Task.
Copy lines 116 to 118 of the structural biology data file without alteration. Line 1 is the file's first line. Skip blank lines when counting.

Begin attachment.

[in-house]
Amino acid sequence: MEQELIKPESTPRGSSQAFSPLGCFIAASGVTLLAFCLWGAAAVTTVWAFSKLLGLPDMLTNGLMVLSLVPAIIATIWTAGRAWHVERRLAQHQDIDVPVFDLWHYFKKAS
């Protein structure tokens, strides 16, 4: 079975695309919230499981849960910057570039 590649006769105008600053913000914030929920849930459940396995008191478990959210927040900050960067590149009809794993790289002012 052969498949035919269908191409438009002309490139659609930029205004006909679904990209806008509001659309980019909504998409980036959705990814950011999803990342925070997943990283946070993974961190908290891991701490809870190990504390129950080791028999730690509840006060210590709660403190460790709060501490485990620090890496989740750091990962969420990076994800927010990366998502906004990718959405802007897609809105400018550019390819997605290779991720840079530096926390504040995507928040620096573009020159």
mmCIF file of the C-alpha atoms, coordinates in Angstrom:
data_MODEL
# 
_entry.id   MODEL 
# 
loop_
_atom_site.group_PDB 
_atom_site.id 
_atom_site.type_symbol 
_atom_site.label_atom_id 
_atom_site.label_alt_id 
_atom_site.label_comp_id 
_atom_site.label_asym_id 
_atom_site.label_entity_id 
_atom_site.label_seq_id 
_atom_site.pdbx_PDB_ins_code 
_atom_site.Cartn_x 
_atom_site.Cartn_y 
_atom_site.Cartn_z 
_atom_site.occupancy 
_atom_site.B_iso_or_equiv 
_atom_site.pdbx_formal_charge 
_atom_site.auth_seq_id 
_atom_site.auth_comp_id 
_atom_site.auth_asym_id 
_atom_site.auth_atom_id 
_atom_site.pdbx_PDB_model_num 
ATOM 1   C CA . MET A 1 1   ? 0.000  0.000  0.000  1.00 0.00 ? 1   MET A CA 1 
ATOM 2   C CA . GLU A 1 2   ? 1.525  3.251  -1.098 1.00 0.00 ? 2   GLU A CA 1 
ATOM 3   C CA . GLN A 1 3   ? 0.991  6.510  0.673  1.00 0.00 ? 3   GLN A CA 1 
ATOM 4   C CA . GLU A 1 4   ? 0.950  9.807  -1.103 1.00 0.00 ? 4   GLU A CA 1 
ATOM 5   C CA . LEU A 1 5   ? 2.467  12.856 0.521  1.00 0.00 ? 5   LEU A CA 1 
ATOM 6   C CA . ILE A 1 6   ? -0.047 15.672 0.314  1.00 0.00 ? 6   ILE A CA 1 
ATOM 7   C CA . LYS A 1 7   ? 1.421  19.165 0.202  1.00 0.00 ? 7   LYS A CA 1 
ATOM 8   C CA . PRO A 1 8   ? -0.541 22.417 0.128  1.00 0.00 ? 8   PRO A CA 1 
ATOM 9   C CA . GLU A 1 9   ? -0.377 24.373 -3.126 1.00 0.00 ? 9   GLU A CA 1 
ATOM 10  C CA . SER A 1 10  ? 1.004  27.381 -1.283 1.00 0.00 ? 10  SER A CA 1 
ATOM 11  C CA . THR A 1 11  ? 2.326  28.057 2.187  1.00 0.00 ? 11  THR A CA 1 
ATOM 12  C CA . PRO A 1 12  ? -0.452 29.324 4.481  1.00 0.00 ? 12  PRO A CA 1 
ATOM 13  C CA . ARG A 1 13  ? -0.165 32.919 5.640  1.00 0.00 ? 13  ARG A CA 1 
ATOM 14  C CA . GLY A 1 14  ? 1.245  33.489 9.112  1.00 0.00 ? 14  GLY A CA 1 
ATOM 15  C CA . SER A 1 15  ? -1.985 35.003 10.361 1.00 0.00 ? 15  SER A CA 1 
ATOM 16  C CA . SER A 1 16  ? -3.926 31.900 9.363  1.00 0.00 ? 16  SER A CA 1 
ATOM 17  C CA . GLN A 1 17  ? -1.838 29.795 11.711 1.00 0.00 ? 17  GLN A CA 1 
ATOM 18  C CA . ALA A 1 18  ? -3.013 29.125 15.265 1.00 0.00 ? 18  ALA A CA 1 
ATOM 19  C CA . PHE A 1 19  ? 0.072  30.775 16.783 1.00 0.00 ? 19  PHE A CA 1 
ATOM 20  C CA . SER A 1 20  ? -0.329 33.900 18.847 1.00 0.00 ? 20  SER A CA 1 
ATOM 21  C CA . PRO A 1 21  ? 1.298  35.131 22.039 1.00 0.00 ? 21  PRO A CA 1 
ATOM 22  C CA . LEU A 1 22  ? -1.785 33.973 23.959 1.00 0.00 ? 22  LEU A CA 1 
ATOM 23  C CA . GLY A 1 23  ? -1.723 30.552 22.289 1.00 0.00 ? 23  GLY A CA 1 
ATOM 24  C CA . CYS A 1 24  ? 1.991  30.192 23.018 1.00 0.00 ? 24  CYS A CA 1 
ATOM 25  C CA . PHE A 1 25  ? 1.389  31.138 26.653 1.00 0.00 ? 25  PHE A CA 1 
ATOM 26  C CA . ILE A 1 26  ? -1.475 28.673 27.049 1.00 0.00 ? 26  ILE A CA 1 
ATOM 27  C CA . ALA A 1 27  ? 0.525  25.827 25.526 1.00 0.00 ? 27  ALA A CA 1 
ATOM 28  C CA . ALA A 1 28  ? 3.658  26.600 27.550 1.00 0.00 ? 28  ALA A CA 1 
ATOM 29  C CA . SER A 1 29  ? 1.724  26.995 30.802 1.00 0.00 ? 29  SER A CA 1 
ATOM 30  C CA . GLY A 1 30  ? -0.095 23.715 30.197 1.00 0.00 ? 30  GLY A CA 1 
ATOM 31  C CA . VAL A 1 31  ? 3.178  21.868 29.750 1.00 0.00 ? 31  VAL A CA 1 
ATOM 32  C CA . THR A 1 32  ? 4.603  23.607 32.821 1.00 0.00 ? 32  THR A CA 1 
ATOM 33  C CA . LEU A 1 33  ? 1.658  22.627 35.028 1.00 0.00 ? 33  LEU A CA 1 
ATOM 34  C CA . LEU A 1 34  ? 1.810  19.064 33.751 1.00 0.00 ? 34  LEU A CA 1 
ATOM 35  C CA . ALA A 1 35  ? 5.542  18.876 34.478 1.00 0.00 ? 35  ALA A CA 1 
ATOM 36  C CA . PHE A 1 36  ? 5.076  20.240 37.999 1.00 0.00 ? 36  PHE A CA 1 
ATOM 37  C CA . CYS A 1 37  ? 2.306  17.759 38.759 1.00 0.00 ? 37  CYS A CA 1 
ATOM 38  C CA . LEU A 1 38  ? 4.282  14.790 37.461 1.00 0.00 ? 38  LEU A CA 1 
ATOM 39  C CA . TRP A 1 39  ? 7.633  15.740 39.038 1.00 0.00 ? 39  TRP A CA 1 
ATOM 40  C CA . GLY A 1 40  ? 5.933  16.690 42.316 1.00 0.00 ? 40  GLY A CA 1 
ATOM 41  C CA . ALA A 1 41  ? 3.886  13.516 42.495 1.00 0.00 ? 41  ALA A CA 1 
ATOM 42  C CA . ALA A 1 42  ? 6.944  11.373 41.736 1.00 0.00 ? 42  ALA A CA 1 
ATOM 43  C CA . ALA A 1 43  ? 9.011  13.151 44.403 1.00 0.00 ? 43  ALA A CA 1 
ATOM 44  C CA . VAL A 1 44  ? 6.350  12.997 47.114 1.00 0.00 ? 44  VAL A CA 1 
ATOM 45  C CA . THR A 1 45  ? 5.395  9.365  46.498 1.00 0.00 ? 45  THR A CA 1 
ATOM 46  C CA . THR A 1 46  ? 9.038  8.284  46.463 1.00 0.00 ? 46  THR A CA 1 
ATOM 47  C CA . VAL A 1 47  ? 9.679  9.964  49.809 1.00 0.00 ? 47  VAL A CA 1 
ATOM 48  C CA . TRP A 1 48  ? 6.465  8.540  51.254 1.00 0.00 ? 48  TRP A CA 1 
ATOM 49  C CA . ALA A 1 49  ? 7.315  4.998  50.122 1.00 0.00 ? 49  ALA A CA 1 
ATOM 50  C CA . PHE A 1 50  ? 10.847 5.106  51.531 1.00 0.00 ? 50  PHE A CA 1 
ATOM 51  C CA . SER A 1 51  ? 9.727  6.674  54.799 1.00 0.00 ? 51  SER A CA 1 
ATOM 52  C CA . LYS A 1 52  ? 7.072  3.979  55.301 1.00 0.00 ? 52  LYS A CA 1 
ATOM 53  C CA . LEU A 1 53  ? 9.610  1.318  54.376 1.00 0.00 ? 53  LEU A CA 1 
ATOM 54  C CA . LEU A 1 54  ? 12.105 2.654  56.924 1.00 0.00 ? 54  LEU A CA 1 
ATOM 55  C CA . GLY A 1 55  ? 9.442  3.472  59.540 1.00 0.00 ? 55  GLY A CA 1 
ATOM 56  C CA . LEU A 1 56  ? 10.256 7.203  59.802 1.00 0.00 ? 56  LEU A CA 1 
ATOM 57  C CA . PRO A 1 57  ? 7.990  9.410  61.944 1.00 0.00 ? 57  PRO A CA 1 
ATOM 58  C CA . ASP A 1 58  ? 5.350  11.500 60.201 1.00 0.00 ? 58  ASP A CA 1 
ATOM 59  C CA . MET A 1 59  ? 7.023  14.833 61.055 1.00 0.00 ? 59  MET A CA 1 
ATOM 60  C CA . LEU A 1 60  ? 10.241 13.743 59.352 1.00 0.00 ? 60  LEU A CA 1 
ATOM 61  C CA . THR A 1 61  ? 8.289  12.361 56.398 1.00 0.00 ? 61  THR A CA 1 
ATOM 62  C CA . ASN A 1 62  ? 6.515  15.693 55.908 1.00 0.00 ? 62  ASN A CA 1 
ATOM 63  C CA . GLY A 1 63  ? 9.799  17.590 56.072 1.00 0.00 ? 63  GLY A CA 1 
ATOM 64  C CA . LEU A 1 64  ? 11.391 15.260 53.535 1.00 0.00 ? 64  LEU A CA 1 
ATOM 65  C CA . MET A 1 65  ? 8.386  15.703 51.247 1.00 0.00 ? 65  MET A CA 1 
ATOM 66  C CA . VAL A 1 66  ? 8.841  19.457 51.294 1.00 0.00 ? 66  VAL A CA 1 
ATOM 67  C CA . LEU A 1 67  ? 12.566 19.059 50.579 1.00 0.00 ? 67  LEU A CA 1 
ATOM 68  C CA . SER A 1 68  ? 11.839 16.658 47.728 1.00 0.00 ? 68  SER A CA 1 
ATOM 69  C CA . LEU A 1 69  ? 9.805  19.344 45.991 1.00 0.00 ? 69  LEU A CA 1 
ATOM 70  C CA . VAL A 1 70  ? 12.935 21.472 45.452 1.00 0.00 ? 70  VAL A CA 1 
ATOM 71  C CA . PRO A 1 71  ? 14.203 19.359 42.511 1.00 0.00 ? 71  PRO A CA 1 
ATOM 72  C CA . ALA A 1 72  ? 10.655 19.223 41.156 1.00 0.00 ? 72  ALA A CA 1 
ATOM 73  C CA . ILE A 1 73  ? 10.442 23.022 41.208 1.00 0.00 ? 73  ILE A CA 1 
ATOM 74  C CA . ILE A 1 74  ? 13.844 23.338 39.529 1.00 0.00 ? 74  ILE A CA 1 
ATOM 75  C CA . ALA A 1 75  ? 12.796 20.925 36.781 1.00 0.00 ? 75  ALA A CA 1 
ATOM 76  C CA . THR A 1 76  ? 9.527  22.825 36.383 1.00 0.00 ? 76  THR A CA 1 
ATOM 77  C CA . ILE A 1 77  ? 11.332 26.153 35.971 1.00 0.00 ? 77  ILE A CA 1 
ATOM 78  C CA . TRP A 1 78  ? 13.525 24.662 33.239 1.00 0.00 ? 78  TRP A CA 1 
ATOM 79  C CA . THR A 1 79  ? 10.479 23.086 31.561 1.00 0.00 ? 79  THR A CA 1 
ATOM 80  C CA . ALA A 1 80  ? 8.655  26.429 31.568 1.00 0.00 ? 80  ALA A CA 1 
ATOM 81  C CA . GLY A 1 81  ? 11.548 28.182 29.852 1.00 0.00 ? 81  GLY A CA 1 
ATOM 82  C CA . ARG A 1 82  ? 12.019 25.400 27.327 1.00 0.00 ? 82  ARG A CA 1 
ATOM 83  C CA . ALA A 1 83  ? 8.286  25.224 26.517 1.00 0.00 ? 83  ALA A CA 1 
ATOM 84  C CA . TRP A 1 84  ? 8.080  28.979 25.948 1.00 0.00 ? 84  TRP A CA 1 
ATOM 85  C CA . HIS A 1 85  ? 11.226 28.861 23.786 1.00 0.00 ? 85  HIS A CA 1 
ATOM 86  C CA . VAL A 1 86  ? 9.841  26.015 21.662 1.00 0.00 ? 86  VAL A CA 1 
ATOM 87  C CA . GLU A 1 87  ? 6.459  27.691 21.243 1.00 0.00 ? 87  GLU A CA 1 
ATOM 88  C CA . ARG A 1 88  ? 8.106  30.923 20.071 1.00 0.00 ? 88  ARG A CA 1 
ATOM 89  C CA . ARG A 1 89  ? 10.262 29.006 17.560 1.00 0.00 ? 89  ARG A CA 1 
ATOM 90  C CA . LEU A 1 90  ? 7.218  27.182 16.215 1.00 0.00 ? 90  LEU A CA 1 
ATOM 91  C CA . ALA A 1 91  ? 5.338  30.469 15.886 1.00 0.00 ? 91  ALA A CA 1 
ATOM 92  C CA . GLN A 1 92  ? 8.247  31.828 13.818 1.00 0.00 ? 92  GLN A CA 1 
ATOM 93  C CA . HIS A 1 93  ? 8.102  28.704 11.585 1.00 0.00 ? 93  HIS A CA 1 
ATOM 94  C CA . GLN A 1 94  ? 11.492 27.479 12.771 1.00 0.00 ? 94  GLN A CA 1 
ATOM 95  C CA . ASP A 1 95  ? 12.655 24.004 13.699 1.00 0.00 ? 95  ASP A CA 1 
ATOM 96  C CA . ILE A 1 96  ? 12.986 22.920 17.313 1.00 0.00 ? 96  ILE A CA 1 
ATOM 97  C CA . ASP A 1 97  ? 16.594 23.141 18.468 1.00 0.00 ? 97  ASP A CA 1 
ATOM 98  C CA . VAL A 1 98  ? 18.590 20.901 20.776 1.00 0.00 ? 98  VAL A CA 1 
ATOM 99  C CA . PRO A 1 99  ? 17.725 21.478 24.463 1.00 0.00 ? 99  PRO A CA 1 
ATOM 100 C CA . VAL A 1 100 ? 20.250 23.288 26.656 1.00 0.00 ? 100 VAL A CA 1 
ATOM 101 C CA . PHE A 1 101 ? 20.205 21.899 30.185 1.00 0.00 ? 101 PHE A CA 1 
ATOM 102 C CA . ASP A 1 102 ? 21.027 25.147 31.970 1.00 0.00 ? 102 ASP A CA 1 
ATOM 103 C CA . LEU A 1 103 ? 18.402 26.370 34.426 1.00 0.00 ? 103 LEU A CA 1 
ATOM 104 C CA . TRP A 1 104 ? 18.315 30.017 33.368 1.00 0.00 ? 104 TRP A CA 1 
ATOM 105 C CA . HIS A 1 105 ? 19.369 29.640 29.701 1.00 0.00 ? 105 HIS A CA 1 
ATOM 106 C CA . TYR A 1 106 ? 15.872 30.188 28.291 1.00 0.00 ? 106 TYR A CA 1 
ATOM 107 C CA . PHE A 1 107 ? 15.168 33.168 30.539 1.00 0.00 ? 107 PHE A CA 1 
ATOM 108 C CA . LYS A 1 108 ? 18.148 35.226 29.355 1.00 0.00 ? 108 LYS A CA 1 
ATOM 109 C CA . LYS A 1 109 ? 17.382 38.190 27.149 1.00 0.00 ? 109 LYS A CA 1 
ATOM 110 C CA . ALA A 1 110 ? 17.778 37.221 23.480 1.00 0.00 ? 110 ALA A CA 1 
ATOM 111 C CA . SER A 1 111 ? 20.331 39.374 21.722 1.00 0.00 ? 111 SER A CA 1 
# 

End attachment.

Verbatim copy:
ATOM 86  C CA . VAL A 1 86  ? 9.841  26.015 21.662 1.00 0.00 ? 86  VAL A CA 1 
ATOM 87  C CA . GLU A 1 87  ? 6.459  27.691 21.243 1.00 0.00 ? 87  GLU A CA 1 
ATOM 88  C CA . ARG A 1 88  ? 8.106  30.923 20.071 1.00 0.00 ? 88  ARG A CA 1 